By some estimates, Colorado’s infrastructure deficit is increasing at the rate of $1 billion annually, and will continue to do so unless local, state and national governments can work together to successfully find new funding sources.
Although there are many theoretically feasible solutions, all have drawbacks. New funding from state and local governments will require voter approval, while new national infrastructure funding will have to pass muster with both houses of Congress and the president.
For Colorado Springs residents, fixing the Interstate 25 bottleneck between Monument and Castle Rock is a major priority.
So where will the money come from?
Raising gas taxes
Colorado’s state gas tax is 22 cents per gallon. It hasn’t been raised since the early 1990s, and consequently has 57 percent less buying power than it did a quarter-century ago. The federal gas tax of 18.4 cents per gallon, which supports the U.S. Department of Transportation Highway Trust Fund, hasn’t been increased since 1993.
Congress has long been wary of attempts to raise the federal levy, even though emergency transfers from the federal government have been required in recent years to cover deficits in the trust fund. Colorado legislators have been equally reluctant to refer an increased gas tax to constituents.
Colorado Democrats have sought to reclassify the hospital provider fee as an enterprise, thereby freeing approximately $600 million to spend on general fund transportation projects. Some Republicans argue that such a reclassification would be a blatant end run to bypass the Taxpayer’s Bill of Rights, the package of revenue and tax limitation measures approved by Colorado voters in 1992. Polls indicate that increasing the gas tax is a non-starter, so legislators might need to settle for another option.
More sales taxes
Getting to a deal will be difficult, since Democrats traditionally don’t like regressive taxes that disproportionately impact working-class residents, while Republicans want to balance any dedicated road tax with cuts elsewhere.
Many local government officials, including Colorado Springs Mayor John Suthers, are leery of sales tax increases. Suthers pointed out that a 0.5 percent increase to the 2.9 percent state sales tax would mean Colorado Springs residents would pay a total sales tax rate of 8.75 percent. Such a high rate, Suthers said, could stifle economic growth and deter companies from moving to the city.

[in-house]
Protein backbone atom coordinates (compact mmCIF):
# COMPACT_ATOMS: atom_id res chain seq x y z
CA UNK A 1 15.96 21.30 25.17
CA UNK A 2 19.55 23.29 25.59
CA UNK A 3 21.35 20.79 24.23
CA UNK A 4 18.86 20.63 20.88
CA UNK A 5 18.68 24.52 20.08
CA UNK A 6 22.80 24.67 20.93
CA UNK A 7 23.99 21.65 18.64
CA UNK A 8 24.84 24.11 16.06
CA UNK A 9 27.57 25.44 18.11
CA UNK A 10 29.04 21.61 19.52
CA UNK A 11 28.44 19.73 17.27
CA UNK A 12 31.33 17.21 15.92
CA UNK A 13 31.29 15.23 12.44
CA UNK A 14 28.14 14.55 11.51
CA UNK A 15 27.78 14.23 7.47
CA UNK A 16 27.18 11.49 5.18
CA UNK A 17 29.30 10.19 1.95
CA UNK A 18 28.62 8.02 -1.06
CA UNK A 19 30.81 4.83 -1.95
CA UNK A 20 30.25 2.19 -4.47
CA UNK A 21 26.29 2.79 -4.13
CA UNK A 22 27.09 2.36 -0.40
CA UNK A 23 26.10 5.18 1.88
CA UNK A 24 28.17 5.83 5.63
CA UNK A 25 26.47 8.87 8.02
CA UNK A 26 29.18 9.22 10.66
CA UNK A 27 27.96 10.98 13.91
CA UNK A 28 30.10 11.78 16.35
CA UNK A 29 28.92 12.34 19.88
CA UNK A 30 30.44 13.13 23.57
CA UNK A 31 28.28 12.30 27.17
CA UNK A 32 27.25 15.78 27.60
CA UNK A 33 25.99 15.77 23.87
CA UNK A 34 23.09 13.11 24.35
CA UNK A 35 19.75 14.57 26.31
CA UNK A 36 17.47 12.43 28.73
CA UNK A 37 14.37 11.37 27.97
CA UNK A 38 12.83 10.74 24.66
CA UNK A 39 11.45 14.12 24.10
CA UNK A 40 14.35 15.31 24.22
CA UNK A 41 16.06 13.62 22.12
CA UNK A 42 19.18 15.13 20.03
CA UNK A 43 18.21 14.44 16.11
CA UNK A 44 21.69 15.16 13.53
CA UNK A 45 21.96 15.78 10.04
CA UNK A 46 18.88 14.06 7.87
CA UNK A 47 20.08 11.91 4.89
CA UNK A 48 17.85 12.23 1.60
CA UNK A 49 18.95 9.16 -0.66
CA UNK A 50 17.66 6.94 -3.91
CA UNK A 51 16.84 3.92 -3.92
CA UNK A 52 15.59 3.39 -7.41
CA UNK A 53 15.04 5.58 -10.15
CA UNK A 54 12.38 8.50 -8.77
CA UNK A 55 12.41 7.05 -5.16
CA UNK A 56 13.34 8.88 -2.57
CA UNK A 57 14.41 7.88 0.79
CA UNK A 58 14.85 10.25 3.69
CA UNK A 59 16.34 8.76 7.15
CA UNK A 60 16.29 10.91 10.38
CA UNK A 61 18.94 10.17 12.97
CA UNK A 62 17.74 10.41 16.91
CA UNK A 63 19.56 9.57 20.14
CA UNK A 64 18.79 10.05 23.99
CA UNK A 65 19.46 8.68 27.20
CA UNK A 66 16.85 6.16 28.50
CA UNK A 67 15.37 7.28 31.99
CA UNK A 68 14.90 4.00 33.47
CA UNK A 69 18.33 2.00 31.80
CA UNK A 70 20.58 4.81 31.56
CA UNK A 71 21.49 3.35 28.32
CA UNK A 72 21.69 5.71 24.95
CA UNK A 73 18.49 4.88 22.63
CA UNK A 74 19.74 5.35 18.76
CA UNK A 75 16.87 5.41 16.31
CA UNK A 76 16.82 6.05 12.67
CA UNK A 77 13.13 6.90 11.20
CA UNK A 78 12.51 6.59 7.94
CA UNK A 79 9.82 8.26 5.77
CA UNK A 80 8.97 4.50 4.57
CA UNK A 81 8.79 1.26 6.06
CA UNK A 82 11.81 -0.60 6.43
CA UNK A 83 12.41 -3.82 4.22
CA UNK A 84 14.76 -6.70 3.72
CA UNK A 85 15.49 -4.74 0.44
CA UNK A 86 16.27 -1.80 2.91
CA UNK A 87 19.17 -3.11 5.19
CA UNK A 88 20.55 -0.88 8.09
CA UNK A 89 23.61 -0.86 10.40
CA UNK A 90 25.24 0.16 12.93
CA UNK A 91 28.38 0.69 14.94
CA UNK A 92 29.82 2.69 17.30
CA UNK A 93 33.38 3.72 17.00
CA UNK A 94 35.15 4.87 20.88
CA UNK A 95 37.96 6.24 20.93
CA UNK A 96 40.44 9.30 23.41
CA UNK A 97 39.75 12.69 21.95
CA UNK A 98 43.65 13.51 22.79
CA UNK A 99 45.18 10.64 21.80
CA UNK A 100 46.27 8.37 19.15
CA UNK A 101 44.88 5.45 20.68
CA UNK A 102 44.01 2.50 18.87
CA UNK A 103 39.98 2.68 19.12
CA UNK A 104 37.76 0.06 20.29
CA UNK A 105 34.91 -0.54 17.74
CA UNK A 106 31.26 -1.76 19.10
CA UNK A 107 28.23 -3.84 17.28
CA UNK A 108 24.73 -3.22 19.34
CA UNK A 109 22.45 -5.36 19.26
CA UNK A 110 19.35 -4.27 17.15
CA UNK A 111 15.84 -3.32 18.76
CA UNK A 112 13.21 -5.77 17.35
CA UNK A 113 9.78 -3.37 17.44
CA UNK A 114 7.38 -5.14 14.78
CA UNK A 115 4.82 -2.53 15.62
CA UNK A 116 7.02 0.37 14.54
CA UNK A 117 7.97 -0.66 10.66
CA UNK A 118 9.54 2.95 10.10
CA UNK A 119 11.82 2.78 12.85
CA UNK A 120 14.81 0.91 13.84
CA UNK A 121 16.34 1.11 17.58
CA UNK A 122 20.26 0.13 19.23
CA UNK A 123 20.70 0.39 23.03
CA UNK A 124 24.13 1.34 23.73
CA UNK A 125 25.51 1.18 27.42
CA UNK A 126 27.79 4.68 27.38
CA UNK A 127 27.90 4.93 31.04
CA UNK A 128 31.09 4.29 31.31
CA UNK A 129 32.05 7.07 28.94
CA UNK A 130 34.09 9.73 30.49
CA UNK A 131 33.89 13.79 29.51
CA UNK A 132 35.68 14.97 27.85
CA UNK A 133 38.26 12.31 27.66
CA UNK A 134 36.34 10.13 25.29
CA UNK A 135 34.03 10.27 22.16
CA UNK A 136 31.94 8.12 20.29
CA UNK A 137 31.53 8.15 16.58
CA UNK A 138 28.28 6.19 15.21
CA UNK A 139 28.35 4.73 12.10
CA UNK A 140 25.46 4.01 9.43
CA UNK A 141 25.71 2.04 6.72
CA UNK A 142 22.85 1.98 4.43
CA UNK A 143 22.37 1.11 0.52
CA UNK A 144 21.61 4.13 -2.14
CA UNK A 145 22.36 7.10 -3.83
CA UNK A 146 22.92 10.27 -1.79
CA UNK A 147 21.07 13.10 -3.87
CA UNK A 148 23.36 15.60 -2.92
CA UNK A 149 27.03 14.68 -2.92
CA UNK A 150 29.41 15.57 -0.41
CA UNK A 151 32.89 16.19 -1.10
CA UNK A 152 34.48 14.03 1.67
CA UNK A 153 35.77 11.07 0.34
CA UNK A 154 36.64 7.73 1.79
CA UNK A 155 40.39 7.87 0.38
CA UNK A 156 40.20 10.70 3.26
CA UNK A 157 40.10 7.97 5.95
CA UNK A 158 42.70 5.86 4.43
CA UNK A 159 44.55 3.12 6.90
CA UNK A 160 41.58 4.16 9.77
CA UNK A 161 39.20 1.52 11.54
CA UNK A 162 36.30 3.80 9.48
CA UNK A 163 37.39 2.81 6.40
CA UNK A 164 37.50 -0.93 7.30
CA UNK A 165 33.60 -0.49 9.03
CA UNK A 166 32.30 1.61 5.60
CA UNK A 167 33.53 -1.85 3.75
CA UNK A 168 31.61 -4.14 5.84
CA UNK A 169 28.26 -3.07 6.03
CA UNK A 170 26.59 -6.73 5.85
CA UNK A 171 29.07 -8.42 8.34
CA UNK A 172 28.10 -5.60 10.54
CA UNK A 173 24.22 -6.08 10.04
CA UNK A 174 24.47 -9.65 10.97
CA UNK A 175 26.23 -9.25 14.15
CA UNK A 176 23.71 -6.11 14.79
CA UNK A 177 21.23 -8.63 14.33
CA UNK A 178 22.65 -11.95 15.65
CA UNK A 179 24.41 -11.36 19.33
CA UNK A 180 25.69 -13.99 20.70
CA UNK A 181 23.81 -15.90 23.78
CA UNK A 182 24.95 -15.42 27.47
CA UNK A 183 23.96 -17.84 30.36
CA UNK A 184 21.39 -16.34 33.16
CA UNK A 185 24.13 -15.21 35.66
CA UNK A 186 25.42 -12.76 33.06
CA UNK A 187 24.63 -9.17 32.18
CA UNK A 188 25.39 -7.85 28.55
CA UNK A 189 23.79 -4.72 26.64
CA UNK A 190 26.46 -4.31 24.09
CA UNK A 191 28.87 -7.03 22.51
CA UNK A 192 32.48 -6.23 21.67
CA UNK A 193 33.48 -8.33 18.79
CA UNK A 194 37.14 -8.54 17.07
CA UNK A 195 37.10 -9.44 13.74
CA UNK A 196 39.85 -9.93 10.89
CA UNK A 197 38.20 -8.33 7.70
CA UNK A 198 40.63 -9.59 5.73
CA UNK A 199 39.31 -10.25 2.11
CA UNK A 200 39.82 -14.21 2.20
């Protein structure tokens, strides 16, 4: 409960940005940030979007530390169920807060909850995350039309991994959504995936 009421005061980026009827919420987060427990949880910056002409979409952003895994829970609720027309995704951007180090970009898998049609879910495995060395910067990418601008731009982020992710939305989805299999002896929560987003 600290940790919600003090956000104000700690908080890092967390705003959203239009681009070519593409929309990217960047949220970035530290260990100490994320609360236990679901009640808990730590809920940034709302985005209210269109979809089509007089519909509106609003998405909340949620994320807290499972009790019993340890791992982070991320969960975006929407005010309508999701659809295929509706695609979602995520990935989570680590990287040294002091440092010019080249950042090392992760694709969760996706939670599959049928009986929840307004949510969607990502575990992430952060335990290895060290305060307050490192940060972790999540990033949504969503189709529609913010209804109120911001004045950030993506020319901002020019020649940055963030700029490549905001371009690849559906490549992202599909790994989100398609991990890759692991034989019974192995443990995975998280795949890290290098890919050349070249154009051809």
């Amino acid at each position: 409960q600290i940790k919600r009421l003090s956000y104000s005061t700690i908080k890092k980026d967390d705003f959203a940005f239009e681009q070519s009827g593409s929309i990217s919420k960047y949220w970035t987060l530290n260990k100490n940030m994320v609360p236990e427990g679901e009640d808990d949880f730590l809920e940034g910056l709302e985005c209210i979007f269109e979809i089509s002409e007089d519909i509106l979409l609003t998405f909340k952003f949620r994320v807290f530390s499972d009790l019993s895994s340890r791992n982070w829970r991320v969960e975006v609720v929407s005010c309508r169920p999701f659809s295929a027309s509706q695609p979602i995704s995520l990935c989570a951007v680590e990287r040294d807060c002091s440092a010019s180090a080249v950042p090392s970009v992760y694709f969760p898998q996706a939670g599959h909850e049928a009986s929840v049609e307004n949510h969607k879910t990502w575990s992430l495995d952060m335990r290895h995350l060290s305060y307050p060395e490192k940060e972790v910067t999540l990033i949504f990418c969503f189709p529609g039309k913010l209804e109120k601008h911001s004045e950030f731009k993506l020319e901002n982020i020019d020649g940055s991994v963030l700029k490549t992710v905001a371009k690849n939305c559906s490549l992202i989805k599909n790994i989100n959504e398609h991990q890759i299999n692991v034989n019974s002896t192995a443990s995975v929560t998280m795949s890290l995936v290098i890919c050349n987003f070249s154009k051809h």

In 2015, Republican legislators introduced a $3.5 billion transportation bond issue, which died in the House. That’s a possibility this year, particularly since the 1999 TRANS (transportation project) bonds will be paid off this year, making an additional $170 million available in the general fund budget. Not surprisingly, officials at the Colorado Department of Transportation want to keep the freed-up cash.
Trump, tolls and taxes
President Donald Trump has informally proposed a $1 trillion national infrastructure project that could help alleviate Colorado’s woes. As originally outlined, funding would only be available to projects that could be privately financed through tolls or user fees. Few projects in Colorado would qualify, even the much-desired widening of I-25 between Monument and Castle Rock. With a price tag of up to $500 million, it seems unlikely that private-sector investors could viably fund the entire project.
Back to the future
Many transportation analysts agree that funding highways through gas taxes isn’t sustainable.
“What happens in 20 years when the majority of vehicles on the road are wholly or partially powered by electricity?” asked former transportation commissioner Les Gruen. “They use the roads, but they won’t pay for it.”
That’s one reason CDOT launched a road usage charge pilot program in December. A road usage charge is based on vehicle miles traveled, treating roads like utilities. It replaces the gas tax, and is calculated by GPS trackers on your car.
Such a levy would, as projected, cost the average passenger vehicle driver 1.2 cents per mile, or $144 a year for 12,000 vehicle miles traveled.
Perhaps reasonable, but will Coloradans agree to let a government agency track their whereabouts? And how do you pay? Would it be collected annually with your registration fee, or billed monthly like a credit card? CDOT has enlisted 100 volunteer drivers who will allow the agency to track their mileage, and levy a theoretical charge of 1.2 cents per mile.
(Editor’s note: This is the second in a two-part series about Interstate 25.)